A cold April 29th (pictures now added)

It was a couple of degrees below freezing during the night; the nets (and fields) were frosted and the poles were iced up and slick making opening somewhat frustrating. Although the “dawn chorus” was intense, it did not include many migrants – the White-throated Sparrows that should have been singing had a poor showing. I thought this might have been due to the cold but…no, there just weren’t that many around. At least until the early afternoon. After we closed up the nets, we took a leisurely stroll around the Fox Den Trail. This is the best time to be out: the leaves are just coming out on the trees; wildflowers are blooming; and the mosquitoes, which can be terrible at times (this is a slough forest after all), have not yet emerged. Around the junction of this trail and the Carolinian Trail we came upon a flock of 15-20 Yellow-rumped Warblers and 4-5 Western Palm Warblers, all feeding high in the trees, appearing to be picking insects from the opening buds. Wonderful to behold!

Jeff MacLeod and I were helped by Elaine Serena and Shirley Klement; they come fairly regularly to help out. We think other visitors should take heed of some of the pictures Jeff will put on the blog shortly – they show a well-stocked picnic brunch which these two ladies always bring when they come. There’s a lot to be learned here! Remember: a fed bander is a happy bander. Although many of you bring a muffin here, a cookie there – and we greatly appreciate that – a bander is only truly happy when he can eat to satiation.

When the Common Loons fly over on their way north, we usually see them starting about 45-60 minutes after sunrise and for about an hour after that. This morning, one went by before the sun was even up – must have been anxious to get to his/her destination.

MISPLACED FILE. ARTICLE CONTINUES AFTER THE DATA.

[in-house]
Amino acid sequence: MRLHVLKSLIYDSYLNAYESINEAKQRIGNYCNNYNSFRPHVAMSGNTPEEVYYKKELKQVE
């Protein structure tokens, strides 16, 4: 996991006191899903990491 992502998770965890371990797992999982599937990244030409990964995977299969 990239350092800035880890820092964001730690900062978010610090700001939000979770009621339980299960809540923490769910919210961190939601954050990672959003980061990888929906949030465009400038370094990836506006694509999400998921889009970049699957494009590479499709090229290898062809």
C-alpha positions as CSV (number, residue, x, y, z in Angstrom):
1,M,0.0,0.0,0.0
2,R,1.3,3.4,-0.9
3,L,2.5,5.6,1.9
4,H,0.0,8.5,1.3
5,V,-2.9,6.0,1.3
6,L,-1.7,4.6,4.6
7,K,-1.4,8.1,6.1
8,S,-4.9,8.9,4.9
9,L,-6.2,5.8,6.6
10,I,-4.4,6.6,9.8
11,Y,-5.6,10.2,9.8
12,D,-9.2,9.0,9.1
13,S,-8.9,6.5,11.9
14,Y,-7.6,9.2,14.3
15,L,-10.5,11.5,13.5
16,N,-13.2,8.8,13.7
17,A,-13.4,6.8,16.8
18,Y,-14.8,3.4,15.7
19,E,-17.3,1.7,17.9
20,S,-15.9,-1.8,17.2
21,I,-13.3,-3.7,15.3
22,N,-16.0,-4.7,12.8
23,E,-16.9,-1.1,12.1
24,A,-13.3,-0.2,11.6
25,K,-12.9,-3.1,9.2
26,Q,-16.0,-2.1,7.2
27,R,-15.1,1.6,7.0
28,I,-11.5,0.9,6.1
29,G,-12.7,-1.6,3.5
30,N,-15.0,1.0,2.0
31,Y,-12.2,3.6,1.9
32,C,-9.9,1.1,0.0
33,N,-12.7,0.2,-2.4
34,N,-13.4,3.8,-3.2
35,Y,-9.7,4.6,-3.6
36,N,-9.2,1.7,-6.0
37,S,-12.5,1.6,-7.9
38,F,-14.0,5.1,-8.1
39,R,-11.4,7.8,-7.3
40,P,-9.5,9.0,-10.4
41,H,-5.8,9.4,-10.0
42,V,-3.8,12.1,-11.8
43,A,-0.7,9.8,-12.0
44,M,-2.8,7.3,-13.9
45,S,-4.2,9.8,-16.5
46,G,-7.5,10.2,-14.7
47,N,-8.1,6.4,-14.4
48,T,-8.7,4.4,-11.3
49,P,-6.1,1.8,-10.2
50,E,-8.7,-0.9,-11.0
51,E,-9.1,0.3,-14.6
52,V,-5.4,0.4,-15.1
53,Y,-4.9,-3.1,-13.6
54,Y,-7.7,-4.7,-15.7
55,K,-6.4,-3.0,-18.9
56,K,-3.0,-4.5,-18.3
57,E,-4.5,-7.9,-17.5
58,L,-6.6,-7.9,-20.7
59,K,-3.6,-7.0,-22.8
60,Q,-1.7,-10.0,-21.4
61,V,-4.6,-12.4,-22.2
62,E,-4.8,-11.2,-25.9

Banded 19:
1 Blue Jay
2 Black-capped Chickadees
1 Ruby-crowned Kinglet
1 American Robin
1 Blue-winged Warbler
1 Yellow Warbler
1 Western Palm Warbler
3 Chipping Sparrows
1 Field Sparrow
2 White-throated Sparrows
2 Red-winged Blackbirds
1 Brown-headed Cowbird
2 American Goldfinches

Retrapped 19:
1 Downy Woodpecker
1 Black-capped Chickadee
1 Yellow Warbler
4 Song Sparrows
3 White-throated Sparrows
1 Dark-eyed Junco
7 Brown-headed Cowbirds
1 American Goldfinch

ET’s: 53 species

Pictures from the day:

A Blue-winged warbler, banded today.

A Yellow Warbler, banded today.

This Black-capped Chickadee had an interesting eye condition. It seemed that the area around his eyes was swollen, and lacking plumage. We haven’t seen this before.

Most of the trees and bushes around Ruthven are just starting to fill in. This one is particularly bright.

Rick, working his way to satiation.

Elaine and Shirley, wondering why Rick feels at liberty to eat all of their food.

An essential part of bander training–balancing on the dead tree, 20 feet above the ground.

Rick found a Mallard nest close to the river. Do you see it?

A little closer view.

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